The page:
Plants forming very dense clumps. Rhizomes pachymorph, neck 5–11 cm. Culms 4–6 m, 1.5–2.5 cm in diam.; internodes 20–23 cm, cylindrical, smooth, white-powdery initially, becoming red-brown with exposure or yellow-brown, wall 3–6 mm thick, pith initially spongy; nodes with weakly prominent supra-nodal ridge; sheath scar prominent, yellow-brown setose, branches 9–25. Culm sheaths persistent, narrowly triangular, distally papery, brown to dark-brown setose, yellow-brown with dense purple-brown spots around each seta, longitudinal ribs prominent; auricles absent; oral setae few, erect, brown, deciduous; ligule ca. 1 mm, truncate, yellow-brown, tomentose, fimbriate to 1.5 cm; blade deciduous, linear-lanceolate, revolute, glabrous. Leaves 3–4 per ultimate branch; sheath shortly tomentose, external margin initially ciliate; auricles absent or very small; oral setae erect, white to grey-brown, papery, dense on distal sheaths, persistent; ligule truncate, ca. 0.5 mm, centrally shortly ciliate, laterally long-fimbriate to 1.5 cm especially on basal sheaths; blade lanceolate, 10–16 × 1–1.7 cm, base cuneate, white-grey tomentose abaxially and proximally adaxially, secondary veins 4-paired, transverse veins distinct. Synflorescence a racemose panicle, initially terminal to leafy shoot; spikelets 3–7, 2.5–4.3 cm; florets 3–7. Lemma densely white-grey-setose abaxially, margins ciliate. Palea 2-keeled, apically bifid, keels setose. Name from the Latin fungus, ‘mushroom or sponge’ referring to the well-developed spongy pith within the culm internodes.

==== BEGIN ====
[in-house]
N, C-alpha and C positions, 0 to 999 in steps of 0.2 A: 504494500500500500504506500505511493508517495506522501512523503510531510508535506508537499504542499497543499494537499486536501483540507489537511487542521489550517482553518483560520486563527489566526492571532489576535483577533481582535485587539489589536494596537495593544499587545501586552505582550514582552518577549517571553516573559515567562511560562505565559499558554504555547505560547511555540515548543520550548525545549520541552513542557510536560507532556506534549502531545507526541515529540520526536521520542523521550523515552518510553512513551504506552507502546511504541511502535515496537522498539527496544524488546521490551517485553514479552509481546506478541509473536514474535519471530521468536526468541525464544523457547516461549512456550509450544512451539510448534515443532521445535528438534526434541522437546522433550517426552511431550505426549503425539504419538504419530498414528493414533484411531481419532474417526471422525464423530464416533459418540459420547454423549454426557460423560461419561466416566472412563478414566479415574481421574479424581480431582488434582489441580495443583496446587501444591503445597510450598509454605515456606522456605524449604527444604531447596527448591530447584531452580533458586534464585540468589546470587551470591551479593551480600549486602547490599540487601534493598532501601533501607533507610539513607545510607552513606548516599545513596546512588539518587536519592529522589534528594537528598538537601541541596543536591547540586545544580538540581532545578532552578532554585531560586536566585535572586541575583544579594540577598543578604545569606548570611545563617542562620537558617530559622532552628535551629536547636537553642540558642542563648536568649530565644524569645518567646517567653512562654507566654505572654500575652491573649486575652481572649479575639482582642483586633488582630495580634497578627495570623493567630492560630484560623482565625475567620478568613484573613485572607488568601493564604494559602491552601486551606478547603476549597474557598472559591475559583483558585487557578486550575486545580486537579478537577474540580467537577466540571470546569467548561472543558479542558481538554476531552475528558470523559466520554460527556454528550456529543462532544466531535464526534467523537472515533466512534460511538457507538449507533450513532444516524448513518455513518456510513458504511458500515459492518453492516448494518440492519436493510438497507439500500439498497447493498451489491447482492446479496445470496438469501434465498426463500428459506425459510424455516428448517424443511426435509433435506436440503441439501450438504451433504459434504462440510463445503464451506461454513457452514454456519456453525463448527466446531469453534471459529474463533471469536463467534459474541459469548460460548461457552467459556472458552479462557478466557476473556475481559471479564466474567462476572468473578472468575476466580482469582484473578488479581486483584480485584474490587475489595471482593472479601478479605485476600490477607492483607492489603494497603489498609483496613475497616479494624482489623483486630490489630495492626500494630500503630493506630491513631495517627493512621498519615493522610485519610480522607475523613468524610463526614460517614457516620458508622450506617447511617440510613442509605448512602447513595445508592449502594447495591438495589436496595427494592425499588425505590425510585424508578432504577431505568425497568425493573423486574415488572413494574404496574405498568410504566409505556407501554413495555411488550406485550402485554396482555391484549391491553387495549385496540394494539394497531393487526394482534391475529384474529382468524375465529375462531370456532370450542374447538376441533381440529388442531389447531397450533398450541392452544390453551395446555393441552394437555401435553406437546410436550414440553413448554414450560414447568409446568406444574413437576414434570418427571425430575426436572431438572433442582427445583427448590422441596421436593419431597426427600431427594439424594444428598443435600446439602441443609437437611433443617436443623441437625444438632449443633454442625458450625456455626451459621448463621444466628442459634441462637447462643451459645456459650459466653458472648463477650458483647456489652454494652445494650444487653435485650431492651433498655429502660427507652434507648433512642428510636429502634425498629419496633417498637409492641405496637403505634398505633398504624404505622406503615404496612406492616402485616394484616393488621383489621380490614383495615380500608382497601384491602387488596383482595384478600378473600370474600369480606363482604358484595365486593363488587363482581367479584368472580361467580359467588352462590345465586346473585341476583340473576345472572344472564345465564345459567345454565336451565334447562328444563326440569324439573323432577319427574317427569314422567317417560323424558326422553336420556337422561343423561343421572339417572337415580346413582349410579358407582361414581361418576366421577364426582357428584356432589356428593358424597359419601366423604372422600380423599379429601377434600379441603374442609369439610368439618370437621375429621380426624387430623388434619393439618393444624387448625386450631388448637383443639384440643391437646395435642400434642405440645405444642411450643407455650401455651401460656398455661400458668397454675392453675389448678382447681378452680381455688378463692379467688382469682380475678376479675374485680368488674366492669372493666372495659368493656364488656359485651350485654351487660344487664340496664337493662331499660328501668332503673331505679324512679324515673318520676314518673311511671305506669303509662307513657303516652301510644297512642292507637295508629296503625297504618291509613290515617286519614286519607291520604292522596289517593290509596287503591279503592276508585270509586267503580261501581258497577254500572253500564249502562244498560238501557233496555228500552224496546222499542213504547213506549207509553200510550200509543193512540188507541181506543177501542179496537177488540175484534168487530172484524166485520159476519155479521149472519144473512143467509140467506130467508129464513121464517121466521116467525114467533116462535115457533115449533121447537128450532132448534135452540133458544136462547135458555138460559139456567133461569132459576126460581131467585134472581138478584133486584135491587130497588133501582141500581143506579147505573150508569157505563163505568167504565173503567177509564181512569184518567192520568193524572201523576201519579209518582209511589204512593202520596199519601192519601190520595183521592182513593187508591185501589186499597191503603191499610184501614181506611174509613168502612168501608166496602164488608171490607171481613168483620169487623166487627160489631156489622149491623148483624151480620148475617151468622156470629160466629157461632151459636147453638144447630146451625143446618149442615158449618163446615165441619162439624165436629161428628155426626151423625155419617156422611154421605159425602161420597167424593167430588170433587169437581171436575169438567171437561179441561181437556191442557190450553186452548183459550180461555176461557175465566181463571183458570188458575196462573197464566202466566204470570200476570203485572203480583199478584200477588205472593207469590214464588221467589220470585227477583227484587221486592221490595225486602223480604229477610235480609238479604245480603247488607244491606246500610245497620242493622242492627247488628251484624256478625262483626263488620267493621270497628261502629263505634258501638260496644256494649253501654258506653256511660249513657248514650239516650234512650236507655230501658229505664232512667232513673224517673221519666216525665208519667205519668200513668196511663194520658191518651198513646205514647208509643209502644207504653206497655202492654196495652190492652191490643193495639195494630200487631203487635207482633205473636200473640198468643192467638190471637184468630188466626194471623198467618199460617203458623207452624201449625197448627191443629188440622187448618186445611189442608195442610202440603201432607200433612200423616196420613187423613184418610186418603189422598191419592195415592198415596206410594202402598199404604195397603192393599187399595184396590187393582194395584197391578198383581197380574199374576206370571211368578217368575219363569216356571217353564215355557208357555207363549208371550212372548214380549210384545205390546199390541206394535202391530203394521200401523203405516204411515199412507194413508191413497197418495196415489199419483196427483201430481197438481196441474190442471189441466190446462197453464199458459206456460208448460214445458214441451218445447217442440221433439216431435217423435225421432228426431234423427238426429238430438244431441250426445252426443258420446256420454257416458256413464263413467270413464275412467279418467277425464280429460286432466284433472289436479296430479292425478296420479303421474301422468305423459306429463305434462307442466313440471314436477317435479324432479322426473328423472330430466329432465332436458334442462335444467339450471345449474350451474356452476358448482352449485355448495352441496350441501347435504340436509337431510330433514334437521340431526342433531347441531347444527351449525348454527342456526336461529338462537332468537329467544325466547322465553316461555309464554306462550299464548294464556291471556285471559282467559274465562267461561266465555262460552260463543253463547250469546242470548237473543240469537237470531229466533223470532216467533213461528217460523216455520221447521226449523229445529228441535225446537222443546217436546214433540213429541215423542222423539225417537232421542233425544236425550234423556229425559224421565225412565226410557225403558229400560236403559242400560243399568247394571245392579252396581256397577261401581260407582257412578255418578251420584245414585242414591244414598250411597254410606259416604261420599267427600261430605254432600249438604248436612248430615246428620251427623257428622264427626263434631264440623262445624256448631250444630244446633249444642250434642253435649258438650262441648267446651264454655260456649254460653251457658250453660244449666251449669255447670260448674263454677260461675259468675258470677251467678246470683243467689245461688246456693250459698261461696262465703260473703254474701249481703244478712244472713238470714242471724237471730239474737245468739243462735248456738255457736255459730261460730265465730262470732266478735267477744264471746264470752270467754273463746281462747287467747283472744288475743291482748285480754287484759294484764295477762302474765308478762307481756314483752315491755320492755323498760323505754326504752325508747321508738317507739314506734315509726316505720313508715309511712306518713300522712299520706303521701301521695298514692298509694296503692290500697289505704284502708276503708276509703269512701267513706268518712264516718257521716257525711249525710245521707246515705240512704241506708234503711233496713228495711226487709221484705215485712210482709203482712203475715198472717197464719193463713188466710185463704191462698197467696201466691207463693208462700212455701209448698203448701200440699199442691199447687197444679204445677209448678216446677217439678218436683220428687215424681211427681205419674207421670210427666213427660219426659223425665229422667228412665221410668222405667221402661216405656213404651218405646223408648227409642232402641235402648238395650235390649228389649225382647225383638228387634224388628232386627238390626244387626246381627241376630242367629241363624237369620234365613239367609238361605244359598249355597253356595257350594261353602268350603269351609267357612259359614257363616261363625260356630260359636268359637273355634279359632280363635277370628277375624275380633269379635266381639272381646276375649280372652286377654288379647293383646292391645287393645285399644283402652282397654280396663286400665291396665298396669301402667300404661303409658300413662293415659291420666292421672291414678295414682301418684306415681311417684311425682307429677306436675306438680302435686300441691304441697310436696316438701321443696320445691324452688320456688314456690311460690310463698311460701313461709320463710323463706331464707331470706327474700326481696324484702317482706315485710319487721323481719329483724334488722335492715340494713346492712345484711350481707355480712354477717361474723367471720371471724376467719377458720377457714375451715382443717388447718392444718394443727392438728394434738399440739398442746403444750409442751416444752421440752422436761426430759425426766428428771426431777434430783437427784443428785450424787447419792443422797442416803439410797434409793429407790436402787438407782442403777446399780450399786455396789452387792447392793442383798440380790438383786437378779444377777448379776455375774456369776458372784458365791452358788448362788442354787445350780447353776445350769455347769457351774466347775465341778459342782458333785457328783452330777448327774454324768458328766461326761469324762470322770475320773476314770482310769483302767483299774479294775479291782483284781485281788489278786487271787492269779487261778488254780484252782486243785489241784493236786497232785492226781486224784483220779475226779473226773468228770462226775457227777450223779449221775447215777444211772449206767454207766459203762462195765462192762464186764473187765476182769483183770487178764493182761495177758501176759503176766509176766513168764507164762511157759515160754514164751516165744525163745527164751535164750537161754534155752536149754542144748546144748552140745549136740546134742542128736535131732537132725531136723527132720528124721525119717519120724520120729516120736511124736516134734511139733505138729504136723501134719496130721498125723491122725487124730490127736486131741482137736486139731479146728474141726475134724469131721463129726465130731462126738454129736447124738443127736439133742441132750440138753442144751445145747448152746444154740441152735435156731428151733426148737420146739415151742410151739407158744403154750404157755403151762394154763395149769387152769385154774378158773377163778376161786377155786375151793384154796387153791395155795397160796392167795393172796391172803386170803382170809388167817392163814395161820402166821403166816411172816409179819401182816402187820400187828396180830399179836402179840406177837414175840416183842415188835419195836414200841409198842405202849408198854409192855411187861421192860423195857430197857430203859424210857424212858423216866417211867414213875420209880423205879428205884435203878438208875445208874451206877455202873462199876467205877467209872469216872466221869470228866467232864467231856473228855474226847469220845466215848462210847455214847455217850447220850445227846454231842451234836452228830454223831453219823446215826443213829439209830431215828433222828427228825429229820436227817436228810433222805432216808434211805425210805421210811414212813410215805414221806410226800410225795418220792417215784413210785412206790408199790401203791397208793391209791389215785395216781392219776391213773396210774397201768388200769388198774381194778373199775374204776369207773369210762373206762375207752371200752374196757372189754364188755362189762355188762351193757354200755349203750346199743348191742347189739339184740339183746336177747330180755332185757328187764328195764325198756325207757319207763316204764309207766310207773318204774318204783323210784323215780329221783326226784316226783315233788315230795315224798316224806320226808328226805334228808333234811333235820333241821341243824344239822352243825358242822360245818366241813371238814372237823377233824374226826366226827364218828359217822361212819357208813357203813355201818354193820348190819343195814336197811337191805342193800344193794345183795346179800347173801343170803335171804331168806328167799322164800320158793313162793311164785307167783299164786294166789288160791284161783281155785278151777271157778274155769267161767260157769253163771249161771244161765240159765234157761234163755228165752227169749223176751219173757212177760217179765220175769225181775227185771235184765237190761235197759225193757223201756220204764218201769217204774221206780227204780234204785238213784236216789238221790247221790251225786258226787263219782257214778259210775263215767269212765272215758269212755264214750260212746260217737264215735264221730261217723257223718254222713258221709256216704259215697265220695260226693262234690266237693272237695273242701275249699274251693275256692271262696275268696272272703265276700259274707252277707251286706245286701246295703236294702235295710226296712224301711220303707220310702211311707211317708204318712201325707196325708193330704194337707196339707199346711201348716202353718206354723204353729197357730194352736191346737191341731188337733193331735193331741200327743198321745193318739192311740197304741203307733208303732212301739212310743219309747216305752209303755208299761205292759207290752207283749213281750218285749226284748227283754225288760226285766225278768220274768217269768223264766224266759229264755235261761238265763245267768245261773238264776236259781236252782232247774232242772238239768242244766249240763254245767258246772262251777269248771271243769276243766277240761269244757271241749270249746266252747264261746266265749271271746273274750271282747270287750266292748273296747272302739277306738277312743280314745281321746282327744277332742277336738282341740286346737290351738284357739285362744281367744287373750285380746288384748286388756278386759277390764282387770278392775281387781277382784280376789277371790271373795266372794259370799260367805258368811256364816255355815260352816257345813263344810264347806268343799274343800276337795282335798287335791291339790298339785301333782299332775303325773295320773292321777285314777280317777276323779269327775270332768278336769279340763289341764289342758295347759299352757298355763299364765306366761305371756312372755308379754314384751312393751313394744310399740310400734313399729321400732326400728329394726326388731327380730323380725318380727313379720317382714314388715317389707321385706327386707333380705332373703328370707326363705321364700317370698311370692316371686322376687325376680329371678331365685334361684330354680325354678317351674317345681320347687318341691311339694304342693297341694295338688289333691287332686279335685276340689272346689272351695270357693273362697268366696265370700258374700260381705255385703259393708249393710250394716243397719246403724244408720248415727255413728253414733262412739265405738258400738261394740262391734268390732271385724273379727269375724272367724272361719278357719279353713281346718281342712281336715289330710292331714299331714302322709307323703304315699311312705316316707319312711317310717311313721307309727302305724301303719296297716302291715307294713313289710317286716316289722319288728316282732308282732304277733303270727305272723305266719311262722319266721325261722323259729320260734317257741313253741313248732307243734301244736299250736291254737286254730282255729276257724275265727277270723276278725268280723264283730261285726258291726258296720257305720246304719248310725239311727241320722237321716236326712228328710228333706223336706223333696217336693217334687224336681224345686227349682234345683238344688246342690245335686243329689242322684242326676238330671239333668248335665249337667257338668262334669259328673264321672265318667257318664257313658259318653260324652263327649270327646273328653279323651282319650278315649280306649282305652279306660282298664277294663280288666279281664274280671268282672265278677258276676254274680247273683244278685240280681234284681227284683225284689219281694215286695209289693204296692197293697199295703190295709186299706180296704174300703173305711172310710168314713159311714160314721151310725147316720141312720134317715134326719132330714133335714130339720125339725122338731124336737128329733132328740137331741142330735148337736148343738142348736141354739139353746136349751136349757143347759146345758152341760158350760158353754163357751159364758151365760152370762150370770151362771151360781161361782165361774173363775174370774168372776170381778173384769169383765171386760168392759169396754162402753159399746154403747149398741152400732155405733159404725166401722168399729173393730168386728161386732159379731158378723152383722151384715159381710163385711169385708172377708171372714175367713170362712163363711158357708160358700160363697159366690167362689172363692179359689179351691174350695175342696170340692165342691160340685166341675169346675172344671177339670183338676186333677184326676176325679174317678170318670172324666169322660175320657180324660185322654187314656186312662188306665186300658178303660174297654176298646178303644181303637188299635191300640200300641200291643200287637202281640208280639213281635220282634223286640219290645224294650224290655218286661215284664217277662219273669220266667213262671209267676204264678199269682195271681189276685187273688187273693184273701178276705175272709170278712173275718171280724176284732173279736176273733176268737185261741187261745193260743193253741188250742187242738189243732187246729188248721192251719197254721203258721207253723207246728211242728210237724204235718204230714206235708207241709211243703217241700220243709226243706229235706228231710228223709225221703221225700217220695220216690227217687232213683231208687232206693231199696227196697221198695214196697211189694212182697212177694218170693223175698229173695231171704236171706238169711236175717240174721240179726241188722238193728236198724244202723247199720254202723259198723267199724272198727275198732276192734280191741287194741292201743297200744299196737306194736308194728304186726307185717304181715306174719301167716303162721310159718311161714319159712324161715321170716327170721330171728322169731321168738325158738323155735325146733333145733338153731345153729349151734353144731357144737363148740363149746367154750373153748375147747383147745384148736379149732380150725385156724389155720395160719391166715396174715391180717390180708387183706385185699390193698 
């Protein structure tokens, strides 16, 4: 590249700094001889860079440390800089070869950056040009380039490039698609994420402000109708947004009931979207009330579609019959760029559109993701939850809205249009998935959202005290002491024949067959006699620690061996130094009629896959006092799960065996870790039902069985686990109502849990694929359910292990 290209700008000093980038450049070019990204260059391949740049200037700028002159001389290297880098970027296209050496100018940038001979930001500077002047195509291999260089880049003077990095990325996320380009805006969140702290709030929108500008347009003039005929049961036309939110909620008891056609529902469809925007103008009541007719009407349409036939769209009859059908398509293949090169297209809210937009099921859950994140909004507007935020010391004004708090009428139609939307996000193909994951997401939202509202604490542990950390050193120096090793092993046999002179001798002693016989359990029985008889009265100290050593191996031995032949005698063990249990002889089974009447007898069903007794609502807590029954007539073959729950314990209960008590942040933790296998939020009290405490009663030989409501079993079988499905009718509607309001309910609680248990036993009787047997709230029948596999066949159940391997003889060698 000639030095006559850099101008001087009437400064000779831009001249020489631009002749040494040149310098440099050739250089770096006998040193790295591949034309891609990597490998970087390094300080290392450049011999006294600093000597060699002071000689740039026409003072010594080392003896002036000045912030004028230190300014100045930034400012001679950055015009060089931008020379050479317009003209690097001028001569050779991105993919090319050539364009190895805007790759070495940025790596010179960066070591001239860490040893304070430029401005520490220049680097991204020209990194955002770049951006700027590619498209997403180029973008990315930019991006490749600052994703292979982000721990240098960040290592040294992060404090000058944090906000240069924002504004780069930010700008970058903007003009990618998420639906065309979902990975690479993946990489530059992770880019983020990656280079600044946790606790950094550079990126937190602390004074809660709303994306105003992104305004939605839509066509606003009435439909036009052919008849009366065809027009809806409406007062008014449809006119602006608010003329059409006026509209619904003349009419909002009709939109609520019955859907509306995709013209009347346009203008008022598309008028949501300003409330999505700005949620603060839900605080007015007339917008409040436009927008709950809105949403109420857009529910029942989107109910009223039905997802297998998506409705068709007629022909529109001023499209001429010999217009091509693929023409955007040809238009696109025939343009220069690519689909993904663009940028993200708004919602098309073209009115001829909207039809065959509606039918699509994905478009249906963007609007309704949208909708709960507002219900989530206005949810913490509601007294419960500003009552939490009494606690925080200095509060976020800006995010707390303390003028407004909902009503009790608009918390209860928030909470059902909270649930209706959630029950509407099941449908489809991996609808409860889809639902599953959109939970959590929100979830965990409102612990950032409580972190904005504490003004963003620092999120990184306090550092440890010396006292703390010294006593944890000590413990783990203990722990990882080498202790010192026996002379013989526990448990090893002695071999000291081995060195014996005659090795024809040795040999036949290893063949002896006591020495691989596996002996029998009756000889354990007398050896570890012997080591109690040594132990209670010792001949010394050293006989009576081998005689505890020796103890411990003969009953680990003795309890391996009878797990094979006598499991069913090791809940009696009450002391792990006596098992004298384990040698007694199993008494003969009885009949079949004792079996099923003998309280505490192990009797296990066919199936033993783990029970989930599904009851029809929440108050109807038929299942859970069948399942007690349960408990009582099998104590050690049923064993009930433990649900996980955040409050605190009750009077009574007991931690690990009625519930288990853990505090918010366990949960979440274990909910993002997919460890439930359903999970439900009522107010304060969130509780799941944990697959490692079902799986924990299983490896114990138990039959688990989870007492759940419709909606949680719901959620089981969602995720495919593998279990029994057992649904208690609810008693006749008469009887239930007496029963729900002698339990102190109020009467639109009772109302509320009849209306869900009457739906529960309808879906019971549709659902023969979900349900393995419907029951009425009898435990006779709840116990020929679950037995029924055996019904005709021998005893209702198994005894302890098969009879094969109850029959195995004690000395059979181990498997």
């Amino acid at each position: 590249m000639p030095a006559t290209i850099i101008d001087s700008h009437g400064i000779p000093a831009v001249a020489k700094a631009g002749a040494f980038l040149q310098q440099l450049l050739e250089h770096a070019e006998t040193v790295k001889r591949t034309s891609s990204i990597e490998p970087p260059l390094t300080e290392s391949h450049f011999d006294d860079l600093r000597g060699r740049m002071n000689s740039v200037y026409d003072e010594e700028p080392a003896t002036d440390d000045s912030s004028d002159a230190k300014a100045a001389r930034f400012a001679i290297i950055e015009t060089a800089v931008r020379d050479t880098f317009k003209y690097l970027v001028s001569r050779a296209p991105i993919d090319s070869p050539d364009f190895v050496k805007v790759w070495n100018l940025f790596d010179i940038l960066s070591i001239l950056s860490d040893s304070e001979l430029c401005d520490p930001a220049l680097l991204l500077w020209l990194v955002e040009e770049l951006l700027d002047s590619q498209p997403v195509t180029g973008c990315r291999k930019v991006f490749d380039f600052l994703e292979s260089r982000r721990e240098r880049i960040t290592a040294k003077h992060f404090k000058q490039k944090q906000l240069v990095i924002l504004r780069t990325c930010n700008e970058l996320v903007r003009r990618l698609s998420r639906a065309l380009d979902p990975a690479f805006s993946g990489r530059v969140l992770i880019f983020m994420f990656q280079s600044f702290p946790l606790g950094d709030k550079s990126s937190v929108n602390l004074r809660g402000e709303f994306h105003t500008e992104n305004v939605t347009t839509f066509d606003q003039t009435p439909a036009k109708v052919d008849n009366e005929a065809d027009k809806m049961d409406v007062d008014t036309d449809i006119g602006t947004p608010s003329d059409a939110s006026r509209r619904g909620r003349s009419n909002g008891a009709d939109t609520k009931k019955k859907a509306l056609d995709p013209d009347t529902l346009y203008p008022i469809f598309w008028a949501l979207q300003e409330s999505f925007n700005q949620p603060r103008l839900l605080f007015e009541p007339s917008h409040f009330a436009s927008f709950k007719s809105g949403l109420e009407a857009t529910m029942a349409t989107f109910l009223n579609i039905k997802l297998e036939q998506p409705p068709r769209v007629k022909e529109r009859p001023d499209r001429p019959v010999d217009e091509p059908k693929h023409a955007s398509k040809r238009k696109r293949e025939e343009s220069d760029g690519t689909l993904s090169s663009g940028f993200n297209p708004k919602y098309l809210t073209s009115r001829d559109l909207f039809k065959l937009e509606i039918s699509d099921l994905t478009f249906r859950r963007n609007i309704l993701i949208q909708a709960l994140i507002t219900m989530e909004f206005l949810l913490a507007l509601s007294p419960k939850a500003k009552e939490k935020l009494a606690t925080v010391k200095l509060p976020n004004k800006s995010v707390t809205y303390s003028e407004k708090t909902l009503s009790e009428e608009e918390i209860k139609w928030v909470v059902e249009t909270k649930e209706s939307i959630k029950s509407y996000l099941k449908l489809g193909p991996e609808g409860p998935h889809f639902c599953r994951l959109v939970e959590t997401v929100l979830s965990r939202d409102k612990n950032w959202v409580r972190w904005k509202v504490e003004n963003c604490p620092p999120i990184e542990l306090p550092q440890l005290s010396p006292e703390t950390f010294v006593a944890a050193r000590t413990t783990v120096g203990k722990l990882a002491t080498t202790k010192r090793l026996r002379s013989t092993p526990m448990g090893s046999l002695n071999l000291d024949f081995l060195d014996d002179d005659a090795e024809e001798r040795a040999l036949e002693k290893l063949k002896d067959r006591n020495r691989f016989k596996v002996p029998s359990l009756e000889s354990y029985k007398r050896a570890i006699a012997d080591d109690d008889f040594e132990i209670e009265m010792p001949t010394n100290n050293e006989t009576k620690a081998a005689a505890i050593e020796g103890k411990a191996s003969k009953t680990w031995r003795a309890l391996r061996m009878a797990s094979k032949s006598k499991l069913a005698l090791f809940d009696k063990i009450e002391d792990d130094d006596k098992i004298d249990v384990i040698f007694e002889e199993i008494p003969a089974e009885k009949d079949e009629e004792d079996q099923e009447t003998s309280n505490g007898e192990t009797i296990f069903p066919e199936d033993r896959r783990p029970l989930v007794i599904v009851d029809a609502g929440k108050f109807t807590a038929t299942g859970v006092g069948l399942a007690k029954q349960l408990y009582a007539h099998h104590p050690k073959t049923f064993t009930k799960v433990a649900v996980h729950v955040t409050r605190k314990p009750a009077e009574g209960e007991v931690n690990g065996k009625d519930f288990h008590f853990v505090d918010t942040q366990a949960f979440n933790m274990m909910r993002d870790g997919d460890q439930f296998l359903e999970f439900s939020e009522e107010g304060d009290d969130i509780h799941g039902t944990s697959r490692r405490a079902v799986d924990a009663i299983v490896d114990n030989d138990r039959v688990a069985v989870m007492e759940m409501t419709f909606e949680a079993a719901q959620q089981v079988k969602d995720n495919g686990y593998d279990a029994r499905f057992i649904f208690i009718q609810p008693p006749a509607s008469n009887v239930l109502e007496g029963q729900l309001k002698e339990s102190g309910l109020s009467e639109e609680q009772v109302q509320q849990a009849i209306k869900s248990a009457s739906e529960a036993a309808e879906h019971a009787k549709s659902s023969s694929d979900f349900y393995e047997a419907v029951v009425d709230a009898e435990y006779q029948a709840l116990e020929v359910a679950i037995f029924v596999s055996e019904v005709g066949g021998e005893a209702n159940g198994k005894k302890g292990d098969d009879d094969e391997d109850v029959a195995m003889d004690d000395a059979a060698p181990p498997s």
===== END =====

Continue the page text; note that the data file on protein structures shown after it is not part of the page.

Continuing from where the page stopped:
Tall erect white oral setae on level or rounded leaf sheath shoulders make this easy to recognise.
Well adapted to the drier warmer climates of central Yunnan and California, B. fungosa has not thrived in N Europe. It is particularly intolerant of cold wet soil in winter as a young plant, and most of the original plants in the UK were lost, but the few that survived have eventually proven more resilient once established. The lush foliage with dense intermediate sized leaves is very attractive. Seedlings grown in California varied in leaf and culm size. Several had white variegation on the leaves, and these can be a stunning sight in a shady location. The culm colour also varied between seedlings, and some clones with a tendency to produce darker, chocolate brown culms have been selected.
Substantial differences have been noted between the description of Borinda fungosa by T.P. Yi and the plants cultivated under the name, as tabulated by Dr. J.-P. Demoly in Bull. “Bambou” de l’A.E.B.-n°hors série- 2006, including falcate leaf sheath auricles in the type, just as seen in the ‘internet species’... Comparison of bamboos in the type locality with those in cultivation would be very useful.
Borinda fungosa seed was collected in Yunnan by Prof. Xue Ji-Ru, the renowned bamboo taxonomist who worked closely with Prof. T.P. Yi, together describing many new species of bamboo. Seed was given by him to Karl Bareis for the US in 1989, and to Charlie Young in Holland.